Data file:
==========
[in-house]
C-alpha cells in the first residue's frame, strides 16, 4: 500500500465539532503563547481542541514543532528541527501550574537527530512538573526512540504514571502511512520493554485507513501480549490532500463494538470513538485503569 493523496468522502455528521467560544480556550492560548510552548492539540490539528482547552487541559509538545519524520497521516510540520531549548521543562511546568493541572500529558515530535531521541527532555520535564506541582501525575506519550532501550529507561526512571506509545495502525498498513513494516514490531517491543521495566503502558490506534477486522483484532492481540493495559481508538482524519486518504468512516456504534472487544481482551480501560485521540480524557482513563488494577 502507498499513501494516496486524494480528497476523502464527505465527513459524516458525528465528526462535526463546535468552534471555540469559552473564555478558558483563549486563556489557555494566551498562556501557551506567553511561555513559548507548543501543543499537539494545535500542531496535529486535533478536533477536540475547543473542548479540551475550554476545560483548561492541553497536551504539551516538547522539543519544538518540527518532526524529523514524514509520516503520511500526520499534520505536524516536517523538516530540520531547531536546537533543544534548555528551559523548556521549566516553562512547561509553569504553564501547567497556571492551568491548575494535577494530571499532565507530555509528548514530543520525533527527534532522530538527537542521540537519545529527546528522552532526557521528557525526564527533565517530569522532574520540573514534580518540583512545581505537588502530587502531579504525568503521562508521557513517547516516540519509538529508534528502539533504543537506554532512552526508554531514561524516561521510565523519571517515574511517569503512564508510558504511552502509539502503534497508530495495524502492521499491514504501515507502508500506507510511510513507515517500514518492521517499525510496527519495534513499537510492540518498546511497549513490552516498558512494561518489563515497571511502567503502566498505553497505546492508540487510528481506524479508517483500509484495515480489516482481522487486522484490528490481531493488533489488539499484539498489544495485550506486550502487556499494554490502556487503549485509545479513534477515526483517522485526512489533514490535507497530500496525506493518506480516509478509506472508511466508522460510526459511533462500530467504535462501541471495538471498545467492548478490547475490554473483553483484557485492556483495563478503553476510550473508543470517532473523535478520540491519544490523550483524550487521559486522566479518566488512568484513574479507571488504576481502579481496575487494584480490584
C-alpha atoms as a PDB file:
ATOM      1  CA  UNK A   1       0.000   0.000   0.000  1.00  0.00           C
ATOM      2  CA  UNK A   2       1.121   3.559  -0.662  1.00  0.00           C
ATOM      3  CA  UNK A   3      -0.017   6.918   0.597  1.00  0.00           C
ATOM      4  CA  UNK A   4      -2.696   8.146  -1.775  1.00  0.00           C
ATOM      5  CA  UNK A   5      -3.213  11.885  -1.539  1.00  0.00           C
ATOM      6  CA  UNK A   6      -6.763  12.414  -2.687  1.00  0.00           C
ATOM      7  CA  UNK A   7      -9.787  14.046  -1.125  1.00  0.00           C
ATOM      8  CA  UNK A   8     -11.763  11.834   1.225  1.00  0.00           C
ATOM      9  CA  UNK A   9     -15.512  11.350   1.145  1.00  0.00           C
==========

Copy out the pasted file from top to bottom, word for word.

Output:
[in-house]
C-alpha cells in the first residue's frame, strides 16, 4: 500500500465539532503563547481542541514543532528541527501550574537527530512538573526512540504514571502511512520493554485507513501480549490532500463494538470513538485503569 493523496468522502455528521467560544480556550492560548510552548492539540490539528482547552487541559509538545519524520497521516510540520531549548521543562511546568493541572500529558515530535531521541527532555520535564506541582501525575506519550532501550529507561526512571506509545495502525498498513513494516514490531517491543521495566503502558490506534477486522483484532492481540493495559481508538482524519486518504468512516456504534472487544481482551480501560485521540480524557482513563488494577 502507498499513501494516496486524494480528497476523502464527505465527513459524516458525528465528526462535526463546535468552534471555540469559552473564555478558558483563549486563556489557555494566551498562556501557551506567553511561555513559548507548543501543543499537539494545535500542531496535529486535533478536533477536540475547543473542548479540551475550554476545560483548561492541553497536551504539551516538547522539543519544538518540527518532526524529523514524514509520516503520511500526520499534520505536524516536517523538516530540520531547531536546537533543544534548555528551559523548556521549566516553562512547561509553569504553564501547567497556571492551568491548575494535577494530571499532565507530555509528548514530543520525533527527534532522530538527537542521540537519545529527546528522552532526557521528557525526564527533565517530569522532574520540573514534580518540583512545581505537588502530587502531579504525568503521562508521557513517547516516540519509538529508534528502539533504543537506554532512552526508554531514561524516561521510565523519571517515574511517569503512564508510558504511552502509539502503534497508530495495524502492521499491514504501515507502508500506507510511510513507515517500514518492521517499525510496527519495534513499537510492540518498546511497549513490552516498558512494561518489563515497571511502567503502566498505553497505546492508540487510528481506524479508517483500509484495515480489516482481522487486522484490528490481531493488533489488539499484539498489544495485550506486550502487556499494554490502556487503549485509545479513534477515526483517522485526512489533514490535507497530500496525506493518506480516509478509506472508511466508522460510526459511533462500530467504535462501541471495538471498545467492548478490547475490554473483553483484557485492556483495563478503553476510550473508543470517532473523535478520540491519544490523550483524550487521559486522566479518566488512568484513574479507571488504576481502579481496575487494584480490584
C-alpha atoms as a PDB file:
ATOM      1  CA  UNK A   1       0.000   0.000   0.000  1.00  0.00           C
ATOM      2  CA  UNK A   2       1.121   3.559  -0.662  1.00  0.00           C
ATOM      3  CA  UNK A   3      -0.017   6.918   0.597  1.00  0.00           C
ATOM      4  CA  UNK A   4      -2.696   8.146  -1.775  1.00  0.00           C
ATOM      5  CA  UNK A   5      -3.213  11.885  -1.539  1.00  0.00           C
ATOM      6  CA  UNK A   6      -6.763  12.414  -2.687  1.00  0.00           C
ATOM      7  CA  UNK A   7      -9.787  14.046  -1.125  1.00  0.00           C
ATOM      8  CA  UNK A   8     -11.763  11.834   1.225  1.00  0.00           C
ATOM      9  CA  UNK A   9     -15.512  11.350   1.145  1.00  0.00           C